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by Senator Chris Van Hollen

Editor’s note: This is an unofficial transcript of Senator Chris Van Hollen’s keynote address to the October 14 webinar on “How Does U.S. Diplomacy Benefit Americans?”, hosted by the American Diplomacy Journal.

Thank you, Ambassador Pearson for that introduction. And let me salute you, the entire American Diplomacy Journal family, and the UNC-Chapel Hill community for organizing and hosting today’s event in celebration of the 25th anniversary of the American Diplomacy Journal.

Senator Chris Van Hollen

There’s no question that this program’s theme, what diplomacy does for Americans, is on the front of everyone’s minds especially given the current challenges in Afghanistan and the fast-paced events around the world. In recent weeks in Afghanistan, our diplomats have been on the front lines working overtime to orchestrate the safe evacuation of Americans and many of our closest Afghan partners.

Even though the last American soldier has left Afghanistan, America’s diplomats are still working around the clock in capitals around the world to bring people to safety.

I believe we have an obligation to ensure the safety and help those Afghans who for years have worked closely in support of our common mission. Our nation’s diplomats display extraordinary courage each and every day, often putting themselves in harm’s way for the rest of us.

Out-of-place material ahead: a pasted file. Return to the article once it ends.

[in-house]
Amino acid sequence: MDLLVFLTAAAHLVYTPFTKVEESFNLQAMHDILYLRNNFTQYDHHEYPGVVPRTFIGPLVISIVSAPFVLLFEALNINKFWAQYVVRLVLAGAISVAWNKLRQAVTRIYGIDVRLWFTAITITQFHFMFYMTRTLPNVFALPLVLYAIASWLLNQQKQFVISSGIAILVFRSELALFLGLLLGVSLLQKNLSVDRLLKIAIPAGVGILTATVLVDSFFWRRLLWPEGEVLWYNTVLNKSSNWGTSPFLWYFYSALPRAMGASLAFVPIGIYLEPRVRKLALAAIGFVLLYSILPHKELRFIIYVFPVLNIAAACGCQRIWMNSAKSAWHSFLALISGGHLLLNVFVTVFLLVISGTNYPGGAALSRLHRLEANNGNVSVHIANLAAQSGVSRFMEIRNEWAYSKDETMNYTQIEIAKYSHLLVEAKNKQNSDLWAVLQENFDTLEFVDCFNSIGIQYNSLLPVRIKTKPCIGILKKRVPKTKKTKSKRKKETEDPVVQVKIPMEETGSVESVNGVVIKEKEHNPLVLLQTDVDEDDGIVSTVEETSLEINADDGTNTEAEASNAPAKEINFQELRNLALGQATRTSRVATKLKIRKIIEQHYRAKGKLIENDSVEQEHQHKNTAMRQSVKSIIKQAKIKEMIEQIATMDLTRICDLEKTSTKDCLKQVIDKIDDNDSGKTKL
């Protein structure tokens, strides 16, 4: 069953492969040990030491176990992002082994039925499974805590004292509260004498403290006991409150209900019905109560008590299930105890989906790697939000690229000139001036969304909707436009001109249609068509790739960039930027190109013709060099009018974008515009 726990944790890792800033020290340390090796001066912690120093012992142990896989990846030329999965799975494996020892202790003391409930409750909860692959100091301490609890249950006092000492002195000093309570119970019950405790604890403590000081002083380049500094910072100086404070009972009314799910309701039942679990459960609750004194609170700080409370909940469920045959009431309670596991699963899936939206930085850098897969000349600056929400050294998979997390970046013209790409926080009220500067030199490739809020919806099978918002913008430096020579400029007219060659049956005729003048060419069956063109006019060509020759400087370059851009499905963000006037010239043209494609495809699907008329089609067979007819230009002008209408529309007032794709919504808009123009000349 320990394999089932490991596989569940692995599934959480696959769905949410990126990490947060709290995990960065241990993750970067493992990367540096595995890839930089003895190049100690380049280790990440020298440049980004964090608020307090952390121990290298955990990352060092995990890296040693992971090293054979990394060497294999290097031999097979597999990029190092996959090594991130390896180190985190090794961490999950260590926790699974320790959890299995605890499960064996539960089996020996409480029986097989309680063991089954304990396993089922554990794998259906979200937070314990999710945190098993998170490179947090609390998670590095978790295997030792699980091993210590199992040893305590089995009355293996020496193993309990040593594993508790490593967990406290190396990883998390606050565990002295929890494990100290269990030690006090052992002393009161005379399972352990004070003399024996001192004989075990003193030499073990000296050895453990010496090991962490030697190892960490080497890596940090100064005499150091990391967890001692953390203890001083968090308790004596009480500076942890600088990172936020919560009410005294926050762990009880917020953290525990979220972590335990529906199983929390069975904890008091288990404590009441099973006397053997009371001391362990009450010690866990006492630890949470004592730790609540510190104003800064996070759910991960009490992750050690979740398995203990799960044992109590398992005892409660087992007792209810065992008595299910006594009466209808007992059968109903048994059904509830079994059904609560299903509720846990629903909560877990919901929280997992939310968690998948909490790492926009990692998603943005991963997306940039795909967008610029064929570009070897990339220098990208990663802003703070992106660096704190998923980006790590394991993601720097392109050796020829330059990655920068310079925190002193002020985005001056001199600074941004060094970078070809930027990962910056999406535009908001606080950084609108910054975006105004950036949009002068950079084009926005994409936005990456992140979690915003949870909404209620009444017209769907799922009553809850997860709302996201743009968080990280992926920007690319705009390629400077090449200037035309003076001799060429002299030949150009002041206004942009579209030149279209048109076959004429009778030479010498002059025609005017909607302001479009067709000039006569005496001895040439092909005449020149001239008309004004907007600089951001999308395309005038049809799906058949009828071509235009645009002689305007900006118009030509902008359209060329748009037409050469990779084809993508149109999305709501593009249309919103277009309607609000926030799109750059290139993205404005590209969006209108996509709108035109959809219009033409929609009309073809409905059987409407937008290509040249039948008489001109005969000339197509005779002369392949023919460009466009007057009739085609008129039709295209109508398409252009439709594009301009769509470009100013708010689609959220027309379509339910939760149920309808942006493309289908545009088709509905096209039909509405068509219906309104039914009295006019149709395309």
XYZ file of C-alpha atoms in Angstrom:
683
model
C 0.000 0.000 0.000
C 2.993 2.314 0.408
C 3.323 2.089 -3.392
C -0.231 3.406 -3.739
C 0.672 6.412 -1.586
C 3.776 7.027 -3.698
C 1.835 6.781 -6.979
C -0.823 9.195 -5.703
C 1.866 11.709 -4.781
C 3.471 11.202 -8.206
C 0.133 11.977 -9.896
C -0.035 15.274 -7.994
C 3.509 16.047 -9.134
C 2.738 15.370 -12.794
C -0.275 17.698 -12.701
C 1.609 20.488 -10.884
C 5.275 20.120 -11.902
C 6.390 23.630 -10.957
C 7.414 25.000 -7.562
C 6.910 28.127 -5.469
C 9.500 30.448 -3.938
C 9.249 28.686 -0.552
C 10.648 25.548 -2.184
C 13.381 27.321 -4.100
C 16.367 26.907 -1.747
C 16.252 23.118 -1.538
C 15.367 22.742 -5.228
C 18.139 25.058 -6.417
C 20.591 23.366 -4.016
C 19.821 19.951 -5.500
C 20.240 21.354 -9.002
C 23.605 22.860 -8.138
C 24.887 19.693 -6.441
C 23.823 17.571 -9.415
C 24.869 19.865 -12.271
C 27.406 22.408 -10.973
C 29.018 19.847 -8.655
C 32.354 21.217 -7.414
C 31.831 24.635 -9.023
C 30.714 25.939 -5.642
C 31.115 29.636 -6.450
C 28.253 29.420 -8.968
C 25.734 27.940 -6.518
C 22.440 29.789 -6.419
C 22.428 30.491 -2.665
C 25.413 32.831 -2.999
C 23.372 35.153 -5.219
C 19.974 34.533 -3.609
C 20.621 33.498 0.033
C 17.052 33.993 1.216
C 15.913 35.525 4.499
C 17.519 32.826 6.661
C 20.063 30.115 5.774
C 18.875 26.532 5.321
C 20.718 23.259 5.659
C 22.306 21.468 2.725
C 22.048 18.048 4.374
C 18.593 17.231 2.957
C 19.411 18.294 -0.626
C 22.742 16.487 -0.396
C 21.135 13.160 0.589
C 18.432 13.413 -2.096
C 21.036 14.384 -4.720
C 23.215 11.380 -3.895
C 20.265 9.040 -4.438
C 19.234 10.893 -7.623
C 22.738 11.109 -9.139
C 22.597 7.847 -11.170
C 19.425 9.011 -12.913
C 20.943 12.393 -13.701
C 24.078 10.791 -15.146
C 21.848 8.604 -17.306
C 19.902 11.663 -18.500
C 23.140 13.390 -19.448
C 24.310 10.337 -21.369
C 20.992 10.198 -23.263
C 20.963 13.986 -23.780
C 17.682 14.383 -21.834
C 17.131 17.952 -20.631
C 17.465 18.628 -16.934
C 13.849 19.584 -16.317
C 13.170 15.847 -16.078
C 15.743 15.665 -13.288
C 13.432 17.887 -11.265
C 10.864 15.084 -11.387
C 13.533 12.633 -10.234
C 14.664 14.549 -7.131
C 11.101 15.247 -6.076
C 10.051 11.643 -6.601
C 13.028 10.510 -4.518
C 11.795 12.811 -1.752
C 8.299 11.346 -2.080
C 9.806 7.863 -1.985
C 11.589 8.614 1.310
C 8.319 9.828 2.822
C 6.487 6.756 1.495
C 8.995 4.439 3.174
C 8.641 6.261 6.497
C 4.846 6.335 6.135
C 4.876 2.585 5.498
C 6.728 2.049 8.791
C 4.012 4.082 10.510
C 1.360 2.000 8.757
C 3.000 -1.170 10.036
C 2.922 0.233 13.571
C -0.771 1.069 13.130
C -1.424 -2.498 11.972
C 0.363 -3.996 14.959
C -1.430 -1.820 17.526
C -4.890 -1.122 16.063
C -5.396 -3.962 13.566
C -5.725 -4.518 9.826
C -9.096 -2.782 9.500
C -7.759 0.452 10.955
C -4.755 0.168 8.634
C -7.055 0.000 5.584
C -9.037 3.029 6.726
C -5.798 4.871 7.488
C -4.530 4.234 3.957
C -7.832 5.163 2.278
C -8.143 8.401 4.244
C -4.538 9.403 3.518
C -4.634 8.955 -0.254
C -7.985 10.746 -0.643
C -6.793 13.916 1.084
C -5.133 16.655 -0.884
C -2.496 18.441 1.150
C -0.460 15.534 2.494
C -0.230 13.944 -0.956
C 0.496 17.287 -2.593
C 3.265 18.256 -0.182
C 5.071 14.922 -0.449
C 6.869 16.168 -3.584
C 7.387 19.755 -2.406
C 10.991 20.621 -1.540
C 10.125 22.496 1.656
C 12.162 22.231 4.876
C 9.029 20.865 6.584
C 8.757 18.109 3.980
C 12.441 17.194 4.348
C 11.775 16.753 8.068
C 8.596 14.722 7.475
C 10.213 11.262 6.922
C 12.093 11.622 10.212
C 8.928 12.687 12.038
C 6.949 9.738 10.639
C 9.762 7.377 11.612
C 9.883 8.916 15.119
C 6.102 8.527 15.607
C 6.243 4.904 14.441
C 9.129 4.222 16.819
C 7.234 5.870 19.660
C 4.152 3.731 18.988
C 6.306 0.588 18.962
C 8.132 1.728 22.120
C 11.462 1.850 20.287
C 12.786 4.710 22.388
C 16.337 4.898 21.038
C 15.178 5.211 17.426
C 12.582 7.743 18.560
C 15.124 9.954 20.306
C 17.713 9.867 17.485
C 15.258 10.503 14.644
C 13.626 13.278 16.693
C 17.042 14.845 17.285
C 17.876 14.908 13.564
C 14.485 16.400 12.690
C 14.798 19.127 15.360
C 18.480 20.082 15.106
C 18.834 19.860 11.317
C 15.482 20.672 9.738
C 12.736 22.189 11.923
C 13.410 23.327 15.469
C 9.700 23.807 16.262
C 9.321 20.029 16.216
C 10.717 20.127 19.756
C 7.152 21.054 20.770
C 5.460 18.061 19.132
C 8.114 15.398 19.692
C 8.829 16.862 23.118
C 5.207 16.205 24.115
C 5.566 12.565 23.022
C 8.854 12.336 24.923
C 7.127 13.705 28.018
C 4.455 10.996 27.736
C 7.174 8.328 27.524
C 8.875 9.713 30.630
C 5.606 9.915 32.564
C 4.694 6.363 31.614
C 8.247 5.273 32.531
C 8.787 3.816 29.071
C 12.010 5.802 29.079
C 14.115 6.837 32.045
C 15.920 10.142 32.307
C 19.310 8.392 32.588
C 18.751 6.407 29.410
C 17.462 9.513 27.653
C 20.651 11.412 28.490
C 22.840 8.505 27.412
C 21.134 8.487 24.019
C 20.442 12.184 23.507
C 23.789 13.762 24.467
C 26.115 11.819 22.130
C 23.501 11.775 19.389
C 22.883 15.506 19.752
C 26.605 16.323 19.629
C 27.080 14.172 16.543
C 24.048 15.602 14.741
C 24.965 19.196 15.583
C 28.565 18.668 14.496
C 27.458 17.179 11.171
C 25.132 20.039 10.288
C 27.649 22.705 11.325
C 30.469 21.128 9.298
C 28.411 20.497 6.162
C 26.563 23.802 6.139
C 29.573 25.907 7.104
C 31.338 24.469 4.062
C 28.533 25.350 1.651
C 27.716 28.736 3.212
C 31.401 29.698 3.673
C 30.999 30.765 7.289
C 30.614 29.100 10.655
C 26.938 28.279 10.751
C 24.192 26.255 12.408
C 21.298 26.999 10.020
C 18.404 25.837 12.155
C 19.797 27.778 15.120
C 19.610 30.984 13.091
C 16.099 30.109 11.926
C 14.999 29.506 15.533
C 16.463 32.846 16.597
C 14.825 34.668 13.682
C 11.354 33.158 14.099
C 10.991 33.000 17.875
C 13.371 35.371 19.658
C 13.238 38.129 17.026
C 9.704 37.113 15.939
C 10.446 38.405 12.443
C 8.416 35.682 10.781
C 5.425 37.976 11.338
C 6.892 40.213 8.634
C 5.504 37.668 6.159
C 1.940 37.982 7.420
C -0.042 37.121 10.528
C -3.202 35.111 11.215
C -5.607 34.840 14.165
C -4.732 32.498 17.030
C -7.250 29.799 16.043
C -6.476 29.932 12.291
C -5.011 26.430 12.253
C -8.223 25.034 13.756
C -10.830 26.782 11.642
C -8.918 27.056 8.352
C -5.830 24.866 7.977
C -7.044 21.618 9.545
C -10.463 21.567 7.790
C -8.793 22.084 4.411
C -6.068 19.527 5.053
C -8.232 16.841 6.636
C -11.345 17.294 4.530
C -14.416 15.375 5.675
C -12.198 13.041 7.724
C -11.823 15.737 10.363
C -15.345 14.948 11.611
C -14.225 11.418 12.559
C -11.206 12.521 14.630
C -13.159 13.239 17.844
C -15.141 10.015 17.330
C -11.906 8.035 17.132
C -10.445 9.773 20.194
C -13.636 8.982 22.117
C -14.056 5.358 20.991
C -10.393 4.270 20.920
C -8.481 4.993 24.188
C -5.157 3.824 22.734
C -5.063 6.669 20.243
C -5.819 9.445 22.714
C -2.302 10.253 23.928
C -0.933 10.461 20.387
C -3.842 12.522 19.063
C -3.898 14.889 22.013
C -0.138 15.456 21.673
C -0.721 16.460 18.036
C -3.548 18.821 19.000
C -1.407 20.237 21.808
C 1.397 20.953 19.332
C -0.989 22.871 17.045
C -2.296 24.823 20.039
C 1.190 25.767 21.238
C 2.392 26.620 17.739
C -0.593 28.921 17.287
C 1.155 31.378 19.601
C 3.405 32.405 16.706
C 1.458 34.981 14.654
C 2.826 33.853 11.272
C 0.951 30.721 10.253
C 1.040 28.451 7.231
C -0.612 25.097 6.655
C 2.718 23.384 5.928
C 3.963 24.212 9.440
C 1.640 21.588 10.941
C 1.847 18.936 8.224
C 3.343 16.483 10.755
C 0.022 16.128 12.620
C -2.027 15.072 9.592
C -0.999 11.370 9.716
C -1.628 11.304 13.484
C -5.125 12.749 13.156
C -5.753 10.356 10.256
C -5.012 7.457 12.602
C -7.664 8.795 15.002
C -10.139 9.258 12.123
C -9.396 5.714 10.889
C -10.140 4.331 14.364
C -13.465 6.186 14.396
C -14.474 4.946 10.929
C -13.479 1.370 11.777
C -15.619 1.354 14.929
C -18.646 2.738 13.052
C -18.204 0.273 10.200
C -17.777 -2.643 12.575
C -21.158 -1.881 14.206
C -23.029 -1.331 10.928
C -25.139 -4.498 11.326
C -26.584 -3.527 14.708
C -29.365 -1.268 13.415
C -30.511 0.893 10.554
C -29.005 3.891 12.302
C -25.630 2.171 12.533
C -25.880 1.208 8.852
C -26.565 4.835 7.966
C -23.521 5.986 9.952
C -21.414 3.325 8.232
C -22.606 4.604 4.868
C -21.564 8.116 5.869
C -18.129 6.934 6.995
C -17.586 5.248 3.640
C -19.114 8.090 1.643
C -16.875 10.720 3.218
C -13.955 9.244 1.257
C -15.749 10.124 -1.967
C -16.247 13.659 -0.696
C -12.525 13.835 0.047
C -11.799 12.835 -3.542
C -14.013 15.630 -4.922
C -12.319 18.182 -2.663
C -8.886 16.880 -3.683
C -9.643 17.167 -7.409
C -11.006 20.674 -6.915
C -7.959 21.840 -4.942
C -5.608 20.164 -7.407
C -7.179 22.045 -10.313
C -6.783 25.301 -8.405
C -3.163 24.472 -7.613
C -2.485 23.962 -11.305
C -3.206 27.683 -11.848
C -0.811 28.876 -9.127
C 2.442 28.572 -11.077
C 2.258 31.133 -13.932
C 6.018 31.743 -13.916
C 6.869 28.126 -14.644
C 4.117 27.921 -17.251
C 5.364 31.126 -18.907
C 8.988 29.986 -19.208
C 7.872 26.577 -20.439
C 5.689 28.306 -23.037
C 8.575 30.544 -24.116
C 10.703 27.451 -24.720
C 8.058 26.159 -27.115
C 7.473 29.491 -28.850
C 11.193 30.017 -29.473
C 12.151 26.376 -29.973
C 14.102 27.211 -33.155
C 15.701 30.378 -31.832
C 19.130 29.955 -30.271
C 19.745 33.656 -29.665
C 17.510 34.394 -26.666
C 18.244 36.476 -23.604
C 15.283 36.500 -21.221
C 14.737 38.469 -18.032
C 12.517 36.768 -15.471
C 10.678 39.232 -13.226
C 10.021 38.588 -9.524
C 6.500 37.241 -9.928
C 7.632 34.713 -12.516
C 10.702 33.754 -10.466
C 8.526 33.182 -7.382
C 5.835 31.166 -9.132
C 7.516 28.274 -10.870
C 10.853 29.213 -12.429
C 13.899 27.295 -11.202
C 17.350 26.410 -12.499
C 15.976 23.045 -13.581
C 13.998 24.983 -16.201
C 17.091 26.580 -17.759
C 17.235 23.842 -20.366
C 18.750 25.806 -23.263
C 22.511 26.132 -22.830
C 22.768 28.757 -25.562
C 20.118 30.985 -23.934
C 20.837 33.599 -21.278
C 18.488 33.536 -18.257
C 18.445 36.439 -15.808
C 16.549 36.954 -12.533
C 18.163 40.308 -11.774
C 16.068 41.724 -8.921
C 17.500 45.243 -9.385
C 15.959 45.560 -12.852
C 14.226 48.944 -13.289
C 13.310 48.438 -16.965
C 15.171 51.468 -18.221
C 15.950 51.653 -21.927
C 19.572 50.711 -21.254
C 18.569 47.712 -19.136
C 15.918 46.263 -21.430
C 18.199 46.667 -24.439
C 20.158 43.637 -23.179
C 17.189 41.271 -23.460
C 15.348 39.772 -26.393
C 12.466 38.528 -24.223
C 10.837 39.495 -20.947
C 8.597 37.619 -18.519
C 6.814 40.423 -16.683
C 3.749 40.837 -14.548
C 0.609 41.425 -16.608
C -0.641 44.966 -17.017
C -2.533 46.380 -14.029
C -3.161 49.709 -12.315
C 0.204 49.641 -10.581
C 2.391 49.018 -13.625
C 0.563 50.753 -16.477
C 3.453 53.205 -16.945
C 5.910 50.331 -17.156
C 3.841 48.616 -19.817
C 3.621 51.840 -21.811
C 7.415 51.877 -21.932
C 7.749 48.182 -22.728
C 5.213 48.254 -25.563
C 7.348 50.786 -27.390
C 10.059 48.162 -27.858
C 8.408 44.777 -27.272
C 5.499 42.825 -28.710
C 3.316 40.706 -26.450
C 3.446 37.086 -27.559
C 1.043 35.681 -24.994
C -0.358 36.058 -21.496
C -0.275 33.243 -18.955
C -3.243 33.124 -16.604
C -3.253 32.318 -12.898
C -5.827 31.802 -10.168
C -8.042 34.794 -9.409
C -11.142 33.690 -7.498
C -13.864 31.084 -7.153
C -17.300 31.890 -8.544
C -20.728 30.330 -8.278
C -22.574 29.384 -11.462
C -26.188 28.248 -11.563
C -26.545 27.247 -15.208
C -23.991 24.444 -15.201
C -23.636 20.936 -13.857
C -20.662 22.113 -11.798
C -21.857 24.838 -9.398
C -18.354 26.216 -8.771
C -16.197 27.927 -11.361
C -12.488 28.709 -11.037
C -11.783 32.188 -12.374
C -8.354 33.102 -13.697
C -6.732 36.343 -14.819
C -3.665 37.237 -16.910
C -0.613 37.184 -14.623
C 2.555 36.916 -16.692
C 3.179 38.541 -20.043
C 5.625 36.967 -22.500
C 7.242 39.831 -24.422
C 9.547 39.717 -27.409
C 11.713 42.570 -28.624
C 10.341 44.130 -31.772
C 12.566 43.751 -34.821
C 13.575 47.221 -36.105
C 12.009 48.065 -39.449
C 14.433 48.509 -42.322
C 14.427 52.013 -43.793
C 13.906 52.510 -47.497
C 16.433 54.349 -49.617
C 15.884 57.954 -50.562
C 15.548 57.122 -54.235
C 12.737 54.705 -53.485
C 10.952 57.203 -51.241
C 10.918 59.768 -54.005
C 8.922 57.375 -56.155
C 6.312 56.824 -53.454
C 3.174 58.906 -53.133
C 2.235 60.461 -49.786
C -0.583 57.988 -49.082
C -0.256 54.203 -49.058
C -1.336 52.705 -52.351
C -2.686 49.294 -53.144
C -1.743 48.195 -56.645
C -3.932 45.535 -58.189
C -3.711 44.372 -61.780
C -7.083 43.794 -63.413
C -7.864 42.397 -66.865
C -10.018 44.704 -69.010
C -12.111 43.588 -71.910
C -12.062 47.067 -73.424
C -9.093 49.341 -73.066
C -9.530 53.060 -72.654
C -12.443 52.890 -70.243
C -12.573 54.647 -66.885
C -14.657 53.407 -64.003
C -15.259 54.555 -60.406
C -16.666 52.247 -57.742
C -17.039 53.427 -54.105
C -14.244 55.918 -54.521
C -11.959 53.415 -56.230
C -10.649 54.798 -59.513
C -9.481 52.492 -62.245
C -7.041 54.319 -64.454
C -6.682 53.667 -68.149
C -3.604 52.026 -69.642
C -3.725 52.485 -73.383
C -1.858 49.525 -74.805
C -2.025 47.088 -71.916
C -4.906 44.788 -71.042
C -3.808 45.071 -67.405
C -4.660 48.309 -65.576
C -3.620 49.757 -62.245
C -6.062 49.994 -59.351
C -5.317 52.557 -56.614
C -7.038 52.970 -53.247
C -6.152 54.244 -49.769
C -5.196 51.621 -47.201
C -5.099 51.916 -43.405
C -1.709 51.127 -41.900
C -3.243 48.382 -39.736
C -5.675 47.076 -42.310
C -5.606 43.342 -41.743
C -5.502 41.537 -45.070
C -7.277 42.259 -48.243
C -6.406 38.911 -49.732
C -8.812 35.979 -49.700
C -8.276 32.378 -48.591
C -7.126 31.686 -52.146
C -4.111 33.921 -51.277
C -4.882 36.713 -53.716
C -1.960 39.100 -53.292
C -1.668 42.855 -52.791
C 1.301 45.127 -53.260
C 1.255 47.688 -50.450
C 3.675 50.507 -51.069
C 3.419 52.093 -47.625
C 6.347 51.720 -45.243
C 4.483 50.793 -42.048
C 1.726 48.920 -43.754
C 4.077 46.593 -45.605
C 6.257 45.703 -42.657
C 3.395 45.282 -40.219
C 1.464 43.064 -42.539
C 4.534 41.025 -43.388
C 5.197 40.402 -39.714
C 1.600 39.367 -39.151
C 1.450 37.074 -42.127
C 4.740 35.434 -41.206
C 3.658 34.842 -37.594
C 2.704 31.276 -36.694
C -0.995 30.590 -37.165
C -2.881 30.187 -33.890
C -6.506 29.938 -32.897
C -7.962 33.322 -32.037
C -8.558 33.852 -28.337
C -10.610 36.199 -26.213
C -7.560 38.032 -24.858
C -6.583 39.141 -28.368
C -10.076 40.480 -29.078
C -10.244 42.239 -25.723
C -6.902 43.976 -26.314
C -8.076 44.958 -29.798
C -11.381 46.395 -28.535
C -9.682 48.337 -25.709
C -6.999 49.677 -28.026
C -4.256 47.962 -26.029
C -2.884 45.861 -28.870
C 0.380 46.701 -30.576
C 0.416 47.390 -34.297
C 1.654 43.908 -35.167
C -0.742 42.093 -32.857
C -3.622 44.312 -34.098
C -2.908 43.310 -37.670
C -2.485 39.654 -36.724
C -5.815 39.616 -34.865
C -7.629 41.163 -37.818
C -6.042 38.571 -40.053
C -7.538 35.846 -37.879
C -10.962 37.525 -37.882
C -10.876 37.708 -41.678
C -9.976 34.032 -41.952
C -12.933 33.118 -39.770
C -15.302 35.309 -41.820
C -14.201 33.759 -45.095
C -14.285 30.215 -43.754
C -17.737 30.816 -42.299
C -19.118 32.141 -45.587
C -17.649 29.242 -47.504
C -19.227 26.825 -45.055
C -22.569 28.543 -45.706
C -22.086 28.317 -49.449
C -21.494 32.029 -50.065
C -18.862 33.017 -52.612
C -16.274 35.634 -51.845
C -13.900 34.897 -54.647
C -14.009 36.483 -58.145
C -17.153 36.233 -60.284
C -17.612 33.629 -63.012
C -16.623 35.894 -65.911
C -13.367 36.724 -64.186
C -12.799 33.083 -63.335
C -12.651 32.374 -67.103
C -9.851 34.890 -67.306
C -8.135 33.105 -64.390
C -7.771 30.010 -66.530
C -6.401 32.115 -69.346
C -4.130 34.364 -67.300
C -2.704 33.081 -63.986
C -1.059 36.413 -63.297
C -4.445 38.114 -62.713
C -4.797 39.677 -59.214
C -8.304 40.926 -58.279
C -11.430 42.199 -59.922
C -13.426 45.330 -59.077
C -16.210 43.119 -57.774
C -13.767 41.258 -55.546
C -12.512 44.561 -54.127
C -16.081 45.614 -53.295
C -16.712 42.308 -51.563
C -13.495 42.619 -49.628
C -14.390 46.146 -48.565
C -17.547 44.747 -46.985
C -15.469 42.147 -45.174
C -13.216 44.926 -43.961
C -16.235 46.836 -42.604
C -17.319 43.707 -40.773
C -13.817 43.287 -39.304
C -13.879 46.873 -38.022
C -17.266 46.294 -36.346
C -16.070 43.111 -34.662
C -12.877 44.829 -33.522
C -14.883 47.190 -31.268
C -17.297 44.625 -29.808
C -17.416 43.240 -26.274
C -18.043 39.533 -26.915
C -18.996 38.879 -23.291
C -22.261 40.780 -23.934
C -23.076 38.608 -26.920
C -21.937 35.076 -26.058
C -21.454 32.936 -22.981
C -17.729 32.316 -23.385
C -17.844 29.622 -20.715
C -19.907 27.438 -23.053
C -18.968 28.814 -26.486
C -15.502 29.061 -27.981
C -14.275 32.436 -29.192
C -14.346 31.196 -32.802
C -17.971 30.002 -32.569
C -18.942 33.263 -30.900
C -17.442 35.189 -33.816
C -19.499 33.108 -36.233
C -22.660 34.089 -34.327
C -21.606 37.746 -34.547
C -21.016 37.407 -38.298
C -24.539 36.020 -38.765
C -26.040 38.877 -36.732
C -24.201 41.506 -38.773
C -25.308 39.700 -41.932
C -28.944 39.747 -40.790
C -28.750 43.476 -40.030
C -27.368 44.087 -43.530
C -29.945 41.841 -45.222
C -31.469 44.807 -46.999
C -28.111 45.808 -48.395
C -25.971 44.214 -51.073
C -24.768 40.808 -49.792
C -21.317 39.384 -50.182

And for me, this issue isn’t just political, it’s personal. I was born into a foreign service family. I was born in Karachi, Pakistan, and lived in India, Sri Lanka, and Turkey. From a young age I witnessed firsthand the immense impact our diplomats have in furthering American security, American interests, and important values and principles around the world—work that has direct consequences on our ability to live in peace and prosperity here at home.

Throughout my career I’ve gotten to work side-by-side with the extraordinary men and women of our Foreign Service, and others who are part of the State Department family, first as a young staff member on the Senate Foreign Relations Committee, then as a member of the House of Representatives, and now as a United States Senator, and I’m proud to currently serve on the Senate Foreign Relations Committee where I chair the Senate Subcommittee on Africa and Global Health Policy.

I believe without reservation that the United States and the world benefit from strong American engagement and leadership—leadership grounded in our nation’s values, including the promotion of democracy, universal human rights, the rule of law, a free press, and a rules-based free market system.

The success of our diplomatic efforts around the globe has also taken on an added measure of urgency as we face new challenges on the world stage that increasingly depend on effective international partnerships and strong relationships. Those include tackling the spread of pandemic diseases like the current coronavirus and confronting the accelerating climate crisis head on. We must also work with allies to prevent the rise of authoritarianism around the globe, and to support those who support freedom, democratic governance, and human rights—and challenge those who don’t.